Contact Us





SHARP Program | Department of Labor & Industries | PO Box 44330 | Olympia, Washington 98504-4330

Phone: 1-888-667-4277 | Contact web developer at TIRES@Lni.wa.gov


Dealing With Stress at Work

Stress affects all of us. It can be caused by the guy who cut you off in traffic or by long-term concerns, such as a serious illness in the family or financial strain. Fortunately you have many ways to manage stress.

One of the best ways for trucking companies to help drivers cope with job stress at any time is to have a stress management and training plan in their safety programs. Following such a plan can help employees identify workplace stress, its sources, and its effects on their safety, health, and wellness. It should also show management and employees how to prevent and control stress. Effective job stress management can improve employee health and wellness, equipment operation, attendance, productivity, employee retention, morale, and job satisfaction.

Companies can also help their workers deal with life’s stressors in specific ways. Support for flexible work schedules can decrease conflicts in work/life balance. When possible, allow employees to control their schedule, both the time spent at work and how they allocate their time while working. Encourage frequent exercise breaks for those with sedentary jobs and rest breaks for those who do physical labor.

Co-workers can add to stress or help one another cope. Recognize that your team member may be under stress and do what you can to help.

As corny as it sounds — smiles are contagious. Pass them around.

Dealing with stress in the workplace



Truck drivers must always be ready to take quick, sensible action at any time behind the wheel. A wrong response to an emerging traffic hazard or other dangerous work condition can cause serious injuries, death, and costly damage. But keeping a constant high level of readiness can be a challenge when job stress diminishes a driver’s mental and physical health. As the coronavirus outbreak interrupts established work routines and expectations, it can quickly increase previous levels of job stress among truck drivers.


Medical research shows that chronic job stress under normal everyday driving conditions can raise the risk of psychological, cardiovascular, and musculoskeletal health problems. It can also worsen preexisting medical problems. A driver having these problems may pose a risk to themselves, their co-workers, and other motorists. The risk may grow if fear and anxiety caused by COVID-19 (coronavirus) intensify job stress.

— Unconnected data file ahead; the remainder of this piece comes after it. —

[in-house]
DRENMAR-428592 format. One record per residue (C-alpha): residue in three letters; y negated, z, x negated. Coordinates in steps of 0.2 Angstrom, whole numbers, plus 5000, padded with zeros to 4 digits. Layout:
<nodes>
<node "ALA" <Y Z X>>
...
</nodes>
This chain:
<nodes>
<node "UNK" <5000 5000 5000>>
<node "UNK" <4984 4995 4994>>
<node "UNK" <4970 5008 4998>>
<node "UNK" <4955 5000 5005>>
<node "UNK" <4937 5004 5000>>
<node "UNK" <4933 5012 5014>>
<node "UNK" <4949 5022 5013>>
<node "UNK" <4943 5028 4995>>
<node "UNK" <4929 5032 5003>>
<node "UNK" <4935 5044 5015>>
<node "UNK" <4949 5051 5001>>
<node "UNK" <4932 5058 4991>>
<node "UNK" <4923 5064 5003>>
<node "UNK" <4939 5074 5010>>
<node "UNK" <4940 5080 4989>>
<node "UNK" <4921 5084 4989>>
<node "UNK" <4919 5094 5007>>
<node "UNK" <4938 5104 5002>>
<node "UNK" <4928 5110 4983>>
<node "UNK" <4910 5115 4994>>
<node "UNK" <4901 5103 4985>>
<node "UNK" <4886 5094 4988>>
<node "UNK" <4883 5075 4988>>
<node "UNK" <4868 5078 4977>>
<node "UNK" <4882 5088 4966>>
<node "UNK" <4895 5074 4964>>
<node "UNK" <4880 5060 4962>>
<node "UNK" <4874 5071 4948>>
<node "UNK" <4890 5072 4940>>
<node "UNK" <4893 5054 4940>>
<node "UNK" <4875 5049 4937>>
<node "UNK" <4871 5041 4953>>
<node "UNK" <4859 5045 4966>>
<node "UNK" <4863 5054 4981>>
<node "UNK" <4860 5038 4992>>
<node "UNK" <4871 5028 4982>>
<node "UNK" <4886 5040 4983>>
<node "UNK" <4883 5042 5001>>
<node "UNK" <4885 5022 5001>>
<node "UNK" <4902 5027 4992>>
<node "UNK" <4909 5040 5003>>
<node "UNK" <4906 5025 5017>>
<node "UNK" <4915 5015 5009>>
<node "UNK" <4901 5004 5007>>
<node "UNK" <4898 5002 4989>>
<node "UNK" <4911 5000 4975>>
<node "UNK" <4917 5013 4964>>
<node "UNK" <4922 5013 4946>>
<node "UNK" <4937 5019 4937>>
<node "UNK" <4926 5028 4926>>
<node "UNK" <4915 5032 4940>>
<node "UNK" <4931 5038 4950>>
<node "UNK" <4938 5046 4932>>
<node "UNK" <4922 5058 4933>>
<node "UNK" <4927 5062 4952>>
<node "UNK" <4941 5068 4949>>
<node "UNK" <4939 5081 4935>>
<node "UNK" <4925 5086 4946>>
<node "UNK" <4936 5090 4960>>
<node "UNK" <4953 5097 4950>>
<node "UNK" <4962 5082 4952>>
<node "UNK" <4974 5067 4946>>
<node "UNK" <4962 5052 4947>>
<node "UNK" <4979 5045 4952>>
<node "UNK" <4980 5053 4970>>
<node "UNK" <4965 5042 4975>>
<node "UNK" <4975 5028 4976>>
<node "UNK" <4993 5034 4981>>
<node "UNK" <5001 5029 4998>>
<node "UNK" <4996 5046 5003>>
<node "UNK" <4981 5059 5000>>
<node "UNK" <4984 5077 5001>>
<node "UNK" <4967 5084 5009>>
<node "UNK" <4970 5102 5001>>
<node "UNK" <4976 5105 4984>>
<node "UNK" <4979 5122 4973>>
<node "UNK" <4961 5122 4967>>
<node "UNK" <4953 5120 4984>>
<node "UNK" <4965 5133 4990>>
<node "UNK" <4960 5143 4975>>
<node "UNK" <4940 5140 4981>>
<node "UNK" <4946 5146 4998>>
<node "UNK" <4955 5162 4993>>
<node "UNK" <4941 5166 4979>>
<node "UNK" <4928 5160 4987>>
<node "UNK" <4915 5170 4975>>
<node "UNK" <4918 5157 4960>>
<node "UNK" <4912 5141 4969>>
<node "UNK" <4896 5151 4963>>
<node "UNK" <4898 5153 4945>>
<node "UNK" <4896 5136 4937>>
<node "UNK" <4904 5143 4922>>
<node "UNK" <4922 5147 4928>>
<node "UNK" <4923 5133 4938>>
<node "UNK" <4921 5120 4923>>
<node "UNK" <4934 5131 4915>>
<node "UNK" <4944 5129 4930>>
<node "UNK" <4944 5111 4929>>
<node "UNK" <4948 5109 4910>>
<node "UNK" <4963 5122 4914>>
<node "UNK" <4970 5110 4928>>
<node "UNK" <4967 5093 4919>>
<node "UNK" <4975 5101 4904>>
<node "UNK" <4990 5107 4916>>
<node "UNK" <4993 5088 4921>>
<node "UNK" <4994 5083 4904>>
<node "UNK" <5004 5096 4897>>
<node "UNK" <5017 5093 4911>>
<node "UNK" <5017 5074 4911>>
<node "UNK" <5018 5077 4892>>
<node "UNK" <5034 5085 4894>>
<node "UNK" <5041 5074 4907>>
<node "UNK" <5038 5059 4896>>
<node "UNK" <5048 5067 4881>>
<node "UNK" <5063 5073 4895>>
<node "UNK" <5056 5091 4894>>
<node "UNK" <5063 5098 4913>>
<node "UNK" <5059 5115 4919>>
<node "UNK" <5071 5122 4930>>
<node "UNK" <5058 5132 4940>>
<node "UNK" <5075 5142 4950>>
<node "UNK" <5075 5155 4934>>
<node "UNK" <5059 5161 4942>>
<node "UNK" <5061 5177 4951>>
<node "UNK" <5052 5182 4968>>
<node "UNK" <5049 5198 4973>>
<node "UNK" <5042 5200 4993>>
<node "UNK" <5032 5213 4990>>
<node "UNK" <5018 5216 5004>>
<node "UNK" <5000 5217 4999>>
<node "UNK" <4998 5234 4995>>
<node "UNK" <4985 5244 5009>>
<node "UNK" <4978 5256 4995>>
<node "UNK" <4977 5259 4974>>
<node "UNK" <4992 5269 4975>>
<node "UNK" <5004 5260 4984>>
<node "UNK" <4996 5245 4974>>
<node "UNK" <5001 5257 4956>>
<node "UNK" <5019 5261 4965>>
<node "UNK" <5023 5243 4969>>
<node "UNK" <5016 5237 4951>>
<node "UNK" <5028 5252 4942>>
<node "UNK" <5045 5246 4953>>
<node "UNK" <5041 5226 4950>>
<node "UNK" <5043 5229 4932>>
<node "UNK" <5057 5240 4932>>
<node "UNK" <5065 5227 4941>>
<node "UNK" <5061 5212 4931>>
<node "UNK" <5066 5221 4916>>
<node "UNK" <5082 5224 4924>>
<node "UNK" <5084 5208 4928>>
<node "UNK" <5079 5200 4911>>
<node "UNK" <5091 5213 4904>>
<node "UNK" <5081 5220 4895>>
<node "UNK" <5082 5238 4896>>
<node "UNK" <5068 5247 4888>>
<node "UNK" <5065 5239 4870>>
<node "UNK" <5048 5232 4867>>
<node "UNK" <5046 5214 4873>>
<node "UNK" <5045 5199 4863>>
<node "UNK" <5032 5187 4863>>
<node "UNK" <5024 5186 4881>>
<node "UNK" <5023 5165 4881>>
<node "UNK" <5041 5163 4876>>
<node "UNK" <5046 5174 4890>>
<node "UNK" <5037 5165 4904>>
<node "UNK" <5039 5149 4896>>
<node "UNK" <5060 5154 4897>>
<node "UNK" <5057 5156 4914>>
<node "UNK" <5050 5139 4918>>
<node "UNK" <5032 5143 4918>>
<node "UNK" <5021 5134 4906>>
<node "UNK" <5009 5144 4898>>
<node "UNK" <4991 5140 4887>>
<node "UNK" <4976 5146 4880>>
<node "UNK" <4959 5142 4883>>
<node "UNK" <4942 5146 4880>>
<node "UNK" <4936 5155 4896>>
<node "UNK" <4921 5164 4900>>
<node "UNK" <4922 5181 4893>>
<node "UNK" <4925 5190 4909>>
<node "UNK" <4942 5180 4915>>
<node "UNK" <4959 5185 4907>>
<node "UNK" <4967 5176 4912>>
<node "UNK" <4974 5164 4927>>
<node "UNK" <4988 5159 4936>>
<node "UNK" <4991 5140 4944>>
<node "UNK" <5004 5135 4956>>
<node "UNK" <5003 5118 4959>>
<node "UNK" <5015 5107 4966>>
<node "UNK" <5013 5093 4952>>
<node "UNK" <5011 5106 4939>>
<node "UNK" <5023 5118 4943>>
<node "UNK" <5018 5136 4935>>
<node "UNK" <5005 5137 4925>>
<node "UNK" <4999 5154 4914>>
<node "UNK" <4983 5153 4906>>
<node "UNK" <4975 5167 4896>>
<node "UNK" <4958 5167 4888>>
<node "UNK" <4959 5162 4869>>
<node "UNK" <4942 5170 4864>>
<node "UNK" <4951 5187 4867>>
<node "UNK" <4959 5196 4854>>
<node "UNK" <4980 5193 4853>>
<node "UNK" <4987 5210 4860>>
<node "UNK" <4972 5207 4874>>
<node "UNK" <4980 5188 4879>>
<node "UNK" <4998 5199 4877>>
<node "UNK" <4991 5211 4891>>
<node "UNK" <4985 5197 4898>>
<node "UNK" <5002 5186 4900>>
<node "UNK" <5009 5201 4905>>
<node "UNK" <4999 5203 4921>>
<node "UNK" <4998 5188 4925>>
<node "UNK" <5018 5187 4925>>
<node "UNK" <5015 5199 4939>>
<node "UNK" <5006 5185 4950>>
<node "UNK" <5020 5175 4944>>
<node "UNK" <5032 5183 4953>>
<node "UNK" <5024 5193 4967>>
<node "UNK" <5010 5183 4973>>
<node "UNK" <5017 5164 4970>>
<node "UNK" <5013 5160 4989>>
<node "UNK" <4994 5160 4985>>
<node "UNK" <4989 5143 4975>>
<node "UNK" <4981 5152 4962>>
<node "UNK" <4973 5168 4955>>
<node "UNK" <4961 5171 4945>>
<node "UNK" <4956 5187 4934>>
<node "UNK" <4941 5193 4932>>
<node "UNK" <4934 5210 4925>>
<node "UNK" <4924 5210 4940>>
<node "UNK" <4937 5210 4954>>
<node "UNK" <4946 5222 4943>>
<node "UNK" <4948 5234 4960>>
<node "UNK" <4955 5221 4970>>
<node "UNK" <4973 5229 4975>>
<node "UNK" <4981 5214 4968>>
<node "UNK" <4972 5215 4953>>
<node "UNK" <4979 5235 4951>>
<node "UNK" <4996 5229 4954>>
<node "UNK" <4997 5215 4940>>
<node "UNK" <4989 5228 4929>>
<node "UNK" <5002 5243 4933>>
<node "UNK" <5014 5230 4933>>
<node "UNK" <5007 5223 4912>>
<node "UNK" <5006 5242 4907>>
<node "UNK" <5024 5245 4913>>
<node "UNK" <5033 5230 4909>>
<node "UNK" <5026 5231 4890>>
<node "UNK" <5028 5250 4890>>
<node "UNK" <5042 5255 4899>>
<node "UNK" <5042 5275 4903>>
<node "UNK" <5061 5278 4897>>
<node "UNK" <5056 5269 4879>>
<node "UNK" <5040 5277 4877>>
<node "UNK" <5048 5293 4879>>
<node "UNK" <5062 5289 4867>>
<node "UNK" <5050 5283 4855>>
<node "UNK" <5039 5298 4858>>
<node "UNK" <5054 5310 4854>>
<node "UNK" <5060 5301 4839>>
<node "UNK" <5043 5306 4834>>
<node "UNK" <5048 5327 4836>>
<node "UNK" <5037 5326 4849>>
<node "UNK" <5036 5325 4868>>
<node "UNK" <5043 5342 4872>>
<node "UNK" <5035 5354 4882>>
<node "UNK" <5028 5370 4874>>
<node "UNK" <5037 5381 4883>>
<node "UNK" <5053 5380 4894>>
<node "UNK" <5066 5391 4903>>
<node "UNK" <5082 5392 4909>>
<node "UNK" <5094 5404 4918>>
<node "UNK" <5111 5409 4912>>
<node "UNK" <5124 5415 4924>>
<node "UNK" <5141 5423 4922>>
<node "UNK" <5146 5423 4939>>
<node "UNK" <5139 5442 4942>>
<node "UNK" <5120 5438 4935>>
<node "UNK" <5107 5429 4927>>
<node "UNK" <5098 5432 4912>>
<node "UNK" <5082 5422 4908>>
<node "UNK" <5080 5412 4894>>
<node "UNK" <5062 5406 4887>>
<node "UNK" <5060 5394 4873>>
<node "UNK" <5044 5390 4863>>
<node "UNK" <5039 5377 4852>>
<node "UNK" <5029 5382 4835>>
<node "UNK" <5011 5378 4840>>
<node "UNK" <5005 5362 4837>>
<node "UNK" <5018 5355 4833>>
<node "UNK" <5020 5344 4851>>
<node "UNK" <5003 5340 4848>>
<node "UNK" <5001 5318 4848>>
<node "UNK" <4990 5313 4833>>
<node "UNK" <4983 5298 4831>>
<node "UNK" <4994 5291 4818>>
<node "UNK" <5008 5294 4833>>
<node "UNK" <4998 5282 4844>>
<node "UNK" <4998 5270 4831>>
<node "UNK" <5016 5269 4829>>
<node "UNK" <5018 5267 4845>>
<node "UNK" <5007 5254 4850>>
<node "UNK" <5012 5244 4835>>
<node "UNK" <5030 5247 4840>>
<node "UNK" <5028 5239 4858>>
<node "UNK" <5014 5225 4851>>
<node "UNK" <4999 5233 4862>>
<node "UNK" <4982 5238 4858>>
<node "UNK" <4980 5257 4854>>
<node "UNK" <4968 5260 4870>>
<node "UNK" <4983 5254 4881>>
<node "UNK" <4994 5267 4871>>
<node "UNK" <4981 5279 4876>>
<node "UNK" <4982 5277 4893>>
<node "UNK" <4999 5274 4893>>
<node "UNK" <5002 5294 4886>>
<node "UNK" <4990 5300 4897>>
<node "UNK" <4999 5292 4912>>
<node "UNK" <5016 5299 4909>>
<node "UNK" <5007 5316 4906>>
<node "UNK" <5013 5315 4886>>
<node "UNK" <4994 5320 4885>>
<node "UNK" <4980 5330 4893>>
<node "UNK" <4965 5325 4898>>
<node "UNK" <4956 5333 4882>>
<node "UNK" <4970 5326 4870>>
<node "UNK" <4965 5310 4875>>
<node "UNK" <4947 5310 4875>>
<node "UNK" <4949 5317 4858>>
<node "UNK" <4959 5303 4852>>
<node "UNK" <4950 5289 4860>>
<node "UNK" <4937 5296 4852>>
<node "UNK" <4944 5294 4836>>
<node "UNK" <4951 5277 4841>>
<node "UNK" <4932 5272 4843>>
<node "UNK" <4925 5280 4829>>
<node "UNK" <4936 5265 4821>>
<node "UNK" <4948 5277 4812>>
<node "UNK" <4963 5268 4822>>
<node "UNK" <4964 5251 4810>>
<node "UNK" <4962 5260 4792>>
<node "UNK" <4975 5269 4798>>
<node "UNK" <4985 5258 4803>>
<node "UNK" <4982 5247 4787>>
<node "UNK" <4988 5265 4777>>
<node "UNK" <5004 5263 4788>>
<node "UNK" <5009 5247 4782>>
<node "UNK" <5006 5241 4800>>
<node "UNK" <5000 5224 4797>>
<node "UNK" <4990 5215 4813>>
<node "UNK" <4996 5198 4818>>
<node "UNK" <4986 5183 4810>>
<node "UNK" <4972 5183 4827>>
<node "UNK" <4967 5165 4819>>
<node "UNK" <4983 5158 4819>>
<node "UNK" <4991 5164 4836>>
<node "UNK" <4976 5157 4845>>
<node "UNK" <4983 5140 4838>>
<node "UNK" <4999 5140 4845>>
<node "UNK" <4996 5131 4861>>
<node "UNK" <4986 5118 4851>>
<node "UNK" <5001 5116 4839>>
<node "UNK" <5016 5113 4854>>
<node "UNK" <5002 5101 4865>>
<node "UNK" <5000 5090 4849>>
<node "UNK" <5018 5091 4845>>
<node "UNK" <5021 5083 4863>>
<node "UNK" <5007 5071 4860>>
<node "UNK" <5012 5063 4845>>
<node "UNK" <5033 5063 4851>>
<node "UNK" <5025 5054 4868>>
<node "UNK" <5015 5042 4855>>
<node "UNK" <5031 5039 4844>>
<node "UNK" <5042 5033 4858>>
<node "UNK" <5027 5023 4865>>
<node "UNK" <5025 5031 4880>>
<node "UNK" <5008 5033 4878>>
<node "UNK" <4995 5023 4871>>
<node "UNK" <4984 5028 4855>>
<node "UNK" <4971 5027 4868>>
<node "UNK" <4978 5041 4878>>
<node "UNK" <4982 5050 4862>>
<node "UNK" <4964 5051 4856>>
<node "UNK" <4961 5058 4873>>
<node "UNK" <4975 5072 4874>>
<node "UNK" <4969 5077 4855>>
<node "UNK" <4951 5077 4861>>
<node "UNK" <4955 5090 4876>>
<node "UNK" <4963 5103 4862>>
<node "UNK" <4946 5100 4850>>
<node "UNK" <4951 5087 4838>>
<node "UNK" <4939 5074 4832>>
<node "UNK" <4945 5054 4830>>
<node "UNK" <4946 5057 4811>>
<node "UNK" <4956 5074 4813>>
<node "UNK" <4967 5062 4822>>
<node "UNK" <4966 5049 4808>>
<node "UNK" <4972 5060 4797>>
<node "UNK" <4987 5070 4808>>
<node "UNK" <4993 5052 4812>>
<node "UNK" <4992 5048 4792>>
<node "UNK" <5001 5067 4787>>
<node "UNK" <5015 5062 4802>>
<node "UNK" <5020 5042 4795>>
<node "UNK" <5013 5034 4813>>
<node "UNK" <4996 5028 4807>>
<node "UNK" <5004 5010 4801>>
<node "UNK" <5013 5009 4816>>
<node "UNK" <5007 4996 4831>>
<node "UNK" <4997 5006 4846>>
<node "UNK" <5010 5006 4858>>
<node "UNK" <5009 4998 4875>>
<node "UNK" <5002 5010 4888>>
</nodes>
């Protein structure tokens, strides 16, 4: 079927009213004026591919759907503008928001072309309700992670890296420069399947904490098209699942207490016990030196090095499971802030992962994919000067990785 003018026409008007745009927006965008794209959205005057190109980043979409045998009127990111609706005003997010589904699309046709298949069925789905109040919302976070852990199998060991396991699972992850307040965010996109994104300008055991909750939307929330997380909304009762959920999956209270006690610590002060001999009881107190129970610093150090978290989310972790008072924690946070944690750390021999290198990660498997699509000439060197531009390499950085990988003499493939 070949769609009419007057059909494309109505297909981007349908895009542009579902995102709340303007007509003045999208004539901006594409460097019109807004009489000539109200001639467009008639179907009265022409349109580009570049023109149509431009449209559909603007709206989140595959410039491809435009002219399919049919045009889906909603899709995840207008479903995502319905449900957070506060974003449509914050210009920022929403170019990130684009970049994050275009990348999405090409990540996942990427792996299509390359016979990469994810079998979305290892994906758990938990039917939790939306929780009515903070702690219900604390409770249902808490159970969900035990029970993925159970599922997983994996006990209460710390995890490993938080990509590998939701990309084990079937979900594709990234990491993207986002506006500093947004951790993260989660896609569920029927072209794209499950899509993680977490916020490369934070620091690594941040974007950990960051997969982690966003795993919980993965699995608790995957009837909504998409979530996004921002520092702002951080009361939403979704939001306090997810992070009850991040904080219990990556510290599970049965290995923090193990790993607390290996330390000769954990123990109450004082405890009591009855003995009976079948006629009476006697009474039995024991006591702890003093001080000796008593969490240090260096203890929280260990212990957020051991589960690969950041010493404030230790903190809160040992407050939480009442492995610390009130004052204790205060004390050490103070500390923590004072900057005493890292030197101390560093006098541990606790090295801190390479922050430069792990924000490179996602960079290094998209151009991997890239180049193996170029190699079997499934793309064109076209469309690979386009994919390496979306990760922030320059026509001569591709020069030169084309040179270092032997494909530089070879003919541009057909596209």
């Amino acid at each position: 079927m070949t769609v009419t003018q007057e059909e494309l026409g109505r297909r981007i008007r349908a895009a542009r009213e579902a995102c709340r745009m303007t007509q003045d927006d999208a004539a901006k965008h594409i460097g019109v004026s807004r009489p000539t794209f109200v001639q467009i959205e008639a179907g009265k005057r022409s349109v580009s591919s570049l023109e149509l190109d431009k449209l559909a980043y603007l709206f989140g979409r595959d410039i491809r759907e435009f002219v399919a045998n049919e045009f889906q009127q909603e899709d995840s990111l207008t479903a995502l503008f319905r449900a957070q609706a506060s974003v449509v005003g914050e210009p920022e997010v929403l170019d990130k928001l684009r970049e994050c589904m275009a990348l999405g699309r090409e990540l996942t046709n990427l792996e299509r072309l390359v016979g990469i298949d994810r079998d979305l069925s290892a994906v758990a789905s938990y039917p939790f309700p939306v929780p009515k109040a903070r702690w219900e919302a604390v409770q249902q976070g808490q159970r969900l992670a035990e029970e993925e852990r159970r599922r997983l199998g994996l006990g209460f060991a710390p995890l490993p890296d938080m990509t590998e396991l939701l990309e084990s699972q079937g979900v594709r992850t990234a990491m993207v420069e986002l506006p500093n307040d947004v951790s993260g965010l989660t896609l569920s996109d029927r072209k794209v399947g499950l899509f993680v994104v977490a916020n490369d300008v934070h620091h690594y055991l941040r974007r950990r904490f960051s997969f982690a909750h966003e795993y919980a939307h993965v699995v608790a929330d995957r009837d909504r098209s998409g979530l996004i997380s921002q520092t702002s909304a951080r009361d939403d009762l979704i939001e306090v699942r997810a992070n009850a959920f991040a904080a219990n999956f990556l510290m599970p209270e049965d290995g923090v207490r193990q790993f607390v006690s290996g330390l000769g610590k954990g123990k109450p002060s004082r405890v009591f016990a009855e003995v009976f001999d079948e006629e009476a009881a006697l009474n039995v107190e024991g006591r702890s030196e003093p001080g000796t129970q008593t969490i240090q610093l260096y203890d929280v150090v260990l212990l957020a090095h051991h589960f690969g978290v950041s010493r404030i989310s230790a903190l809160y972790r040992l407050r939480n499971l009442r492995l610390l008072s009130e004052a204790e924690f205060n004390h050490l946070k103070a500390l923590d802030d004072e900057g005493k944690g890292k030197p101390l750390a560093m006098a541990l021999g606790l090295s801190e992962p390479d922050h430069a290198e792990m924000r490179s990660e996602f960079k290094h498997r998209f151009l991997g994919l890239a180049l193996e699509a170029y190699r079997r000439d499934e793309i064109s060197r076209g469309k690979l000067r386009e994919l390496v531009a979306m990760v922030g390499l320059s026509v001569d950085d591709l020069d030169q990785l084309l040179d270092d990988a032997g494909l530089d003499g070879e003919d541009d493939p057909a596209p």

Managing COVID-19’s Impacts on Driver Stress


Sleep Apnea - The diagnosis that can change your life

Obstructive sleep apnea is a condition in which a person stops breathing during sleep - sometimes up to several hundred times a night. Episodes are followed by fragmented, restless sleep. This can cause excessive daytime sleepiness and can lead to serious health conditions including congestive heart failure, high blood pressure, or stroke.


Untreated obstructive sleep apnea can cause a person to fall asleep while performing work activities such as driving. It's a dreaded diagnosis among many truck drivers, one that they assume will change their life. They may be surprised to find that the diagnosis can change their life for the better.


Dennis, a long-time truck driver, shares how this diagnosis has affected his life. "Before my diagnosis with sleep apnea, I thought it was just part of the job to feel tired all the time. I never knew what a good night's sleep was. Now that I sleep with a CPAP machine, I feel good, rested and ready to attack the day." Dennis noted that his symptoms also included night-time acid reflux and snoring.


Some common symptoms of sleep apnea include: loud snoring, labored breathing during sleep, excessive daytime sleepiness, or difficulty concentrating. Although obstructive sleep apnea seems to be more common in obese men, 40% of the people diagnosed are not obese.


According to the MedLine Plus library:

"A person with obstructive sleep apnea usually snores heavily soon after falling asleep. The snoring continues at a regular pace for a period of time, often becoming louder, but is then interrupted by a long silent period during which there is no breathing. This is followed by a loud snort and gasp, and the snoring returns. This pattern repeats frequently throughout the night."


If you have any of these symptoms, or have been told by your sleep partner that you do, see your doctor immediately. You could be a danger to yourself and others on the road.


Treatment for sleep apnea can be fairly simple and ranges from lifestyle changes to sleeping with a continuous positive airway pressure (CPAP) machine (you'd be surprised how many people do.)

Recovery can be life changing. You may not remember ever feeling better.


More information on sleep apnea.


Recent research findings

Treating Sleep Apnea in Truck Drivers Cuts Health Costs, Disability Rates



Long-Haul Truck Drivers: Obesity can take you off the road. Click to view infographic developed by the Centers for Disease Control and Prevention (CDC) (451 KB PDF).

Biking to stay active on the road. Click to read article from TruckerNews.com.

Click to link to American Institute of Stress

Click to link to the National Institute for Occupational Safety and Health website

Click to link to the Centers for Disease Control and Prevention (CDC) Healthy Living